Why. Didn’t. I. Know.

The question tortures betrayeds. We feel so stupid. We adopt guilt on many levels from many aspects of being cheated on, and one of them is that we are just stupid, right? Because obviously a woman in an intimate relationship, day-to-day, with a man pledged to her with his undying love that was not really living his undying love to her would be obvious. She would know it if he was panting madly after another woman…whether it was one-night-stands found in massage parlors or brothels or images portrayed on the screen and delivered to his phone or real-live-flesh in his arms that was joined with a fantasy relationship of constant messaging and plans for a future.

She would know, right? We would know, right?

I saw those teasers for outrageous tell-all shows through the years, or headlines on tabloids at the grocery store that screamed He Lived A Double Life And She Didn’t Know and my passing thought as I put the food on the belt was Well She Must Be An Idiot If She Didn’t Know.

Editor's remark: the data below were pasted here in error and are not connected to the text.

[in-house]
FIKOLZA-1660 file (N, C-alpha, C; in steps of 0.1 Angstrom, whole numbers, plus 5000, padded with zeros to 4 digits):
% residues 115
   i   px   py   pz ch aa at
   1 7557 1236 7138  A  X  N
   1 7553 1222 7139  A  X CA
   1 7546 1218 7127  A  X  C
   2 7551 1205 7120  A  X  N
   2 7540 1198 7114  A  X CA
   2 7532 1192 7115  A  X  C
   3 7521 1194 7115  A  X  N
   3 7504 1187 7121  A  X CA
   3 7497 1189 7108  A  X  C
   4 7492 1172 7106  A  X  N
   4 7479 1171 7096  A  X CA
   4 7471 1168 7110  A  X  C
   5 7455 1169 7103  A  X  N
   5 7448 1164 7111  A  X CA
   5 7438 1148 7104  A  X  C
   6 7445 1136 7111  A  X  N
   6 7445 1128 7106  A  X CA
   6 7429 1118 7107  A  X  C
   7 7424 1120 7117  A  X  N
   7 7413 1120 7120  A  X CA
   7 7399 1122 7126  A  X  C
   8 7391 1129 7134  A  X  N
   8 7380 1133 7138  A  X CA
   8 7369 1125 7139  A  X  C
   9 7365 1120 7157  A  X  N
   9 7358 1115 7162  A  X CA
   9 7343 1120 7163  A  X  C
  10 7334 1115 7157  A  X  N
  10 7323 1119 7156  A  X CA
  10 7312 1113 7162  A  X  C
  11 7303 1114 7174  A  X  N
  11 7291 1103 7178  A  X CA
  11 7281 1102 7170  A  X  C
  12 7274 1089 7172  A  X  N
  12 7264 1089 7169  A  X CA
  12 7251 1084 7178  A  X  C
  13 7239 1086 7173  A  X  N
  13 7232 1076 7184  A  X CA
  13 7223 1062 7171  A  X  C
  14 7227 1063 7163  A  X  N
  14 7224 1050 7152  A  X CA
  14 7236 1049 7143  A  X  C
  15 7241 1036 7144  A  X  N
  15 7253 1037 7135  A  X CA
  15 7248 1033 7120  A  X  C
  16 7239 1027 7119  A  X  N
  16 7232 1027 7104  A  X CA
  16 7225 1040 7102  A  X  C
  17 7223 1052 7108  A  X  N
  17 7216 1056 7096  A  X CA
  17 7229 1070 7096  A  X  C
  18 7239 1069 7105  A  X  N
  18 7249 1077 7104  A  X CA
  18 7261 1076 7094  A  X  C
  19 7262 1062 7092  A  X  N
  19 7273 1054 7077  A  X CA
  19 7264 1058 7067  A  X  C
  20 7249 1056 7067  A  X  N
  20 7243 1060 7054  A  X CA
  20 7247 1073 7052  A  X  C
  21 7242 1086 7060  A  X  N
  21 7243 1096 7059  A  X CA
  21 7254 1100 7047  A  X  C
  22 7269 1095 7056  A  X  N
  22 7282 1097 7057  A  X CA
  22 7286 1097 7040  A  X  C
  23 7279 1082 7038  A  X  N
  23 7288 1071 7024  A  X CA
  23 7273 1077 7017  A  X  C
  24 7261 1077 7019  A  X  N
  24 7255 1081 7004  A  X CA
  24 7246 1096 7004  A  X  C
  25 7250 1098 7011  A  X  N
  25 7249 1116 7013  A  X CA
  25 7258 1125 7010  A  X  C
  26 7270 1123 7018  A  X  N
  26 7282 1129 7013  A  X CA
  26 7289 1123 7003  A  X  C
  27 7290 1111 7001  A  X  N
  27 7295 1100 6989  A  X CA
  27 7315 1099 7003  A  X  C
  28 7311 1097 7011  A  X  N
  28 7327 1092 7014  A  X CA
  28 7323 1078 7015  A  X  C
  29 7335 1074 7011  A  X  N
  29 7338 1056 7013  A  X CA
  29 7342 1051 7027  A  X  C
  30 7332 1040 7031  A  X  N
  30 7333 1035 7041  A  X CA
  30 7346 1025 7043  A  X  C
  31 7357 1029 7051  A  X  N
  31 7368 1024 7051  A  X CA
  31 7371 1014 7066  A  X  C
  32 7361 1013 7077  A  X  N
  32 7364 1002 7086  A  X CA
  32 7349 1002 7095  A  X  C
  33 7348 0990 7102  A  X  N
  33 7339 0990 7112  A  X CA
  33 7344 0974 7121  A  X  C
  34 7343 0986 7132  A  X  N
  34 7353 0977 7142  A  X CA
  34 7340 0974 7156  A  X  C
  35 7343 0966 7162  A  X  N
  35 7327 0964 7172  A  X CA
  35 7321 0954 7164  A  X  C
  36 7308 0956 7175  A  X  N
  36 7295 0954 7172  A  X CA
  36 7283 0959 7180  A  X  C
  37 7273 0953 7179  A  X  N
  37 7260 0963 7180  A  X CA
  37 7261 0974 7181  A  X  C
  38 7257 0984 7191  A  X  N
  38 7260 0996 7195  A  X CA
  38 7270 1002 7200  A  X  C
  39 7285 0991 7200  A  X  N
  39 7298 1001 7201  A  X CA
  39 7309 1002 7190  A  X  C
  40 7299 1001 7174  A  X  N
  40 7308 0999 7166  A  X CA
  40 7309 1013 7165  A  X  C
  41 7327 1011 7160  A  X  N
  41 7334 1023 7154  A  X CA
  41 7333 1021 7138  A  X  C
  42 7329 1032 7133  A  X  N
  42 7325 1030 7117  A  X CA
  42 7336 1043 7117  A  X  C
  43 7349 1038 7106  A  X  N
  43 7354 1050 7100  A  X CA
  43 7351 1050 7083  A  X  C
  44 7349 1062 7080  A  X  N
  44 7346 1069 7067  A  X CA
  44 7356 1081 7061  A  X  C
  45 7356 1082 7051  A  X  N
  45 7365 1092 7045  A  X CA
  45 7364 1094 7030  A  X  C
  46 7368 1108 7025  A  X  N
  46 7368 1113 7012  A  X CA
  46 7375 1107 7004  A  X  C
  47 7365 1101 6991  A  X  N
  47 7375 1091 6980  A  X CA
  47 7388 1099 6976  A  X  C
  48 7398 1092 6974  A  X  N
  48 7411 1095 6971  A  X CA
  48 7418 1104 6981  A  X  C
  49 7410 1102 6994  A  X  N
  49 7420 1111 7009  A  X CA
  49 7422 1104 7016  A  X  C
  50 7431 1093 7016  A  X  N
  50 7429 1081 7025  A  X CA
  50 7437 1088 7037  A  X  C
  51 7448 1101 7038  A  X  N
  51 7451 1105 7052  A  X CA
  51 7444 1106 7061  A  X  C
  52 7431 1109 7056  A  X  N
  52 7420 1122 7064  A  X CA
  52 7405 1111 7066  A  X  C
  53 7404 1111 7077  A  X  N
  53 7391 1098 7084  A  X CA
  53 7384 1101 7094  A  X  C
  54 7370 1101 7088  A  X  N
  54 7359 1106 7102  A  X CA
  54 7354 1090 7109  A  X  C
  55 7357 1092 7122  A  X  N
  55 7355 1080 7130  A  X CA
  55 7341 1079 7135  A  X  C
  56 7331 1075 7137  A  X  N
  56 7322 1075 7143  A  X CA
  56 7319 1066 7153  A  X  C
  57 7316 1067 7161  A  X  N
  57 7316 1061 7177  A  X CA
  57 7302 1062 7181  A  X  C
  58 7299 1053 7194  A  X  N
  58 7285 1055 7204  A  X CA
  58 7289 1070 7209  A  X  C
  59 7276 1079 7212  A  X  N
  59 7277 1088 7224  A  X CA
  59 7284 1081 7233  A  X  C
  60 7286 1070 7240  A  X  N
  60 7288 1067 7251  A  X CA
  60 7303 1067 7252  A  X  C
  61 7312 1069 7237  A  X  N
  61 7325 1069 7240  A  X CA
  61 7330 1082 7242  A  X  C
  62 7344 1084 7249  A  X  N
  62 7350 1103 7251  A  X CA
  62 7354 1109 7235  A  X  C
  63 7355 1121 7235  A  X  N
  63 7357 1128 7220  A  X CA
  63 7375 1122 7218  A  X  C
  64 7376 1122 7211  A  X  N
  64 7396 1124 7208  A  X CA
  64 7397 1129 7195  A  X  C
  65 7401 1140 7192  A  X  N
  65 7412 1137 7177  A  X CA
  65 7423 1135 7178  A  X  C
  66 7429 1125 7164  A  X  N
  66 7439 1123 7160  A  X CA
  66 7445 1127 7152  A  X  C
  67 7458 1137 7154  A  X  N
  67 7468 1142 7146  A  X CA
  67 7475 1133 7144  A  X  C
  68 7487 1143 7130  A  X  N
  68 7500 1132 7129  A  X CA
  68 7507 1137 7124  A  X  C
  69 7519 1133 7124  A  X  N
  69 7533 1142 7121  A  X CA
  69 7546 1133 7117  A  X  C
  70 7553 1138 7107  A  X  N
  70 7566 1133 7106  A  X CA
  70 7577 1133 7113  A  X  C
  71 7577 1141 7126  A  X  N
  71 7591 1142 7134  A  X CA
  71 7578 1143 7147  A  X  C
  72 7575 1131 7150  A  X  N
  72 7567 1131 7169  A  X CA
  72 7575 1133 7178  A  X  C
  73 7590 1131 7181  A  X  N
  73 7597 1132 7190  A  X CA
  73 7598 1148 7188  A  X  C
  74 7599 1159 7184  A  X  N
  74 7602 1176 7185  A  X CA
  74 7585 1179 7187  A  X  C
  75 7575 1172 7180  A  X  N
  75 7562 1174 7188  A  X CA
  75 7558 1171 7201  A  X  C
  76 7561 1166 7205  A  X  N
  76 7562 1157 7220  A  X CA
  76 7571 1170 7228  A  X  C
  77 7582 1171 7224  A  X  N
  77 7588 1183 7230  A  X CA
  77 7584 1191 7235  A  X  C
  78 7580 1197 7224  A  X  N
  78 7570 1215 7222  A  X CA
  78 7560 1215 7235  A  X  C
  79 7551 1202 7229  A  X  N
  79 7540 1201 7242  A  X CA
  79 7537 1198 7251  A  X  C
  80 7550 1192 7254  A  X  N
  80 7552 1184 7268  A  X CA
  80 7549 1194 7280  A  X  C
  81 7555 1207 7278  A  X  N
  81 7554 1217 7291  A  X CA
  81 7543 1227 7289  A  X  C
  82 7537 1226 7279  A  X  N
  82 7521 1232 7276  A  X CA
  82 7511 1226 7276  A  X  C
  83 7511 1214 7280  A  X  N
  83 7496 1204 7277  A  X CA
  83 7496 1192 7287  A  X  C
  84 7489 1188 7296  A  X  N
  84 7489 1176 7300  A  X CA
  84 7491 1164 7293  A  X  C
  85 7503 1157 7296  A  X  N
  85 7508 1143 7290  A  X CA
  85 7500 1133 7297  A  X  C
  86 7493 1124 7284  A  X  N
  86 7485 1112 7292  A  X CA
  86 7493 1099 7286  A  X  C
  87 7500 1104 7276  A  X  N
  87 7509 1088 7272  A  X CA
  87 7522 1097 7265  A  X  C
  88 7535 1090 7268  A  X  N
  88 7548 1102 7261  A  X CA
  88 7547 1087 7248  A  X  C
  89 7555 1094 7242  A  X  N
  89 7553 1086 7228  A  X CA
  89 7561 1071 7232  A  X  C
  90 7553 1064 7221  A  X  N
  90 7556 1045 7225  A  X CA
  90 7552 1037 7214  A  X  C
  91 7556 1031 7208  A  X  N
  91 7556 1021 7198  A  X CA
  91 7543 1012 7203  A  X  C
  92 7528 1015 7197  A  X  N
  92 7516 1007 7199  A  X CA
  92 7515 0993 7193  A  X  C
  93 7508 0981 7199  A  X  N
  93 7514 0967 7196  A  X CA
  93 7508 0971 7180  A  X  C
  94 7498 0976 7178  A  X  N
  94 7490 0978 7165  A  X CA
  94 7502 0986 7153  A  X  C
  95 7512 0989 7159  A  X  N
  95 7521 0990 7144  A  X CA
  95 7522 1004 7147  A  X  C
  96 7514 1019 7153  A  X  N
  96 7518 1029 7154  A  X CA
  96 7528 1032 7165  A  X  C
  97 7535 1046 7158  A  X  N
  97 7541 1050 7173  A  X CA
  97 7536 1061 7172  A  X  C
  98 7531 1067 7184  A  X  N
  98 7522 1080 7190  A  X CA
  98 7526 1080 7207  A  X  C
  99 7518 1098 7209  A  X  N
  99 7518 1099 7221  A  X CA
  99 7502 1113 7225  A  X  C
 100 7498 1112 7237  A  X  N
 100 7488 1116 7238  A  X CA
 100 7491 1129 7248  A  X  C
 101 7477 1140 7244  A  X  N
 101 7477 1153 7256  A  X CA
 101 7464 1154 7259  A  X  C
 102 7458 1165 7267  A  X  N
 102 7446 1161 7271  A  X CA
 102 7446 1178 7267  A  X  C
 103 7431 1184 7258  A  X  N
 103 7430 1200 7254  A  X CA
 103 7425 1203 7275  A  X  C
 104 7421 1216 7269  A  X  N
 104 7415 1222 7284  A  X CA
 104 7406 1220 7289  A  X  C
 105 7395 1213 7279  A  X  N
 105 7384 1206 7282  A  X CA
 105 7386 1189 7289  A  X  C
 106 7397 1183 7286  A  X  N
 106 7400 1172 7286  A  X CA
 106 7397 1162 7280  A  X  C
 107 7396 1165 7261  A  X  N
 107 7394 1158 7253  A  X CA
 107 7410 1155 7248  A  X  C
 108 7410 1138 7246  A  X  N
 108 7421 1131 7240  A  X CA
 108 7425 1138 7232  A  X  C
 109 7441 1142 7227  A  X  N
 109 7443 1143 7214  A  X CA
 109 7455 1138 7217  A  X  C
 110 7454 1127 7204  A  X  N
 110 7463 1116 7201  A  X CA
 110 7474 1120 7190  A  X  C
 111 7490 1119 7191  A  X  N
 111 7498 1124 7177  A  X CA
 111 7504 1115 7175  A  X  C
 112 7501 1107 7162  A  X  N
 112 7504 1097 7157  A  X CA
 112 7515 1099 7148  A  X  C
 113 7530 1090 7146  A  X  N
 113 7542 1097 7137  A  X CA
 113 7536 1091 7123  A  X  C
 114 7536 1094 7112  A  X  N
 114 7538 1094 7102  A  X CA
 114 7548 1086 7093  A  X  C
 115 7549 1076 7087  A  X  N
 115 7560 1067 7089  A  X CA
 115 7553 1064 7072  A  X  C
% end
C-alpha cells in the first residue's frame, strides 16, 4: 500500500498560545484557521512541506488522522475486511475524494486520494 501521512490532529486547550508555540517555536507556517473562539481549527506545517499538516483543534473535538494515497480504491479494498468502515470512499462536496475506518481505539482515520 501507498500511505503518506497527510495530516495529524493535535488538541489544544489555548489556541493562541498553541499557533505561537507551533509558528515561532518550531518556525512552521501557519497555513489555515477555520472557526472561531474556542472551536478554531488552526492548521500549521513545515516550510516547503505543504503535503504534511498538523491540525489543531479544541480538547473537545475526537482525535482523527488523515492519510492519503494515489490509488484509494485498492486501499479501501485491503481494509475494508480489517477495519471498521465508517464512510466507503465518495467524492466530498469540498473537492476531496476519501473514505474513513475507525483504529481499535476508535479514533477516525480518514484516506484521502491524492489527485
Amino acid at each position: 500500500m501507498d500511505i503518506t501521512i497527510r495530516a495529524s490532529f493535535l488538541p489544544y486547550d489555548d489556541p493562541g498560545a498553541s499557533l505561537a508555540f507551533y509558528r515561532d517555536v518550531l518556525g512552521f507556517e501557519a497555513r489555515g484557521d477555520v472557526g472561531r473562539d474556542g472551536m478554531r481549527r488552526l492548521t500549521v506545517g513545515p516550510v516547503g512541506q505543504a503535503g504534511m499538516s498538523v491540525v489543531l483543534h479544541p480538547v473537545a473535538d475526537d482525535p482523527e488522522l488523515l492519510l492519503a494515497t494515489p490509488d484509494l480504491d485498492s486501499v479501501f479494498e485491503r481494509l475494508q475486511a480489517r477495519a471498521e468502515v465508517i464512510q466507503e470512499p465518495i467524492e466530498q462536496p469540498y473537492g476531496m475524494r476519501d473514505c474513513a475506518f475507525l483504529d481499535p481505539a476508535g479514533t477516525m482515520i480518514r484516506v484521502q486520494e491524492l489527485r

Because I would know, right?

But I didn’t know, and when I found out I felt S. T. U. P. I. D. I still have to deal with that cropping up from time to time when everything crashes in and I find myself walking into a meeting and the tidal wave of HOLY SHIT I AM A BETRAYED WIFE washes over me…the immediate next thought is…and I am so stupid.


But I am not. I am not stupid, and neither are the multiple other betrayed women that I have come to know intimately over the last two years. I look around at my group and they are beautiful. Seriously, they are beautiful. They are smart and own businesses and run non-profits and juggle family and work and myriad responsibilities and they are beautiful. No…these women are anything, anything but stupid. To a one.

So how did we get duped? How, collectively, are cheaters able to delve into their destructive behaviors and we don’t know?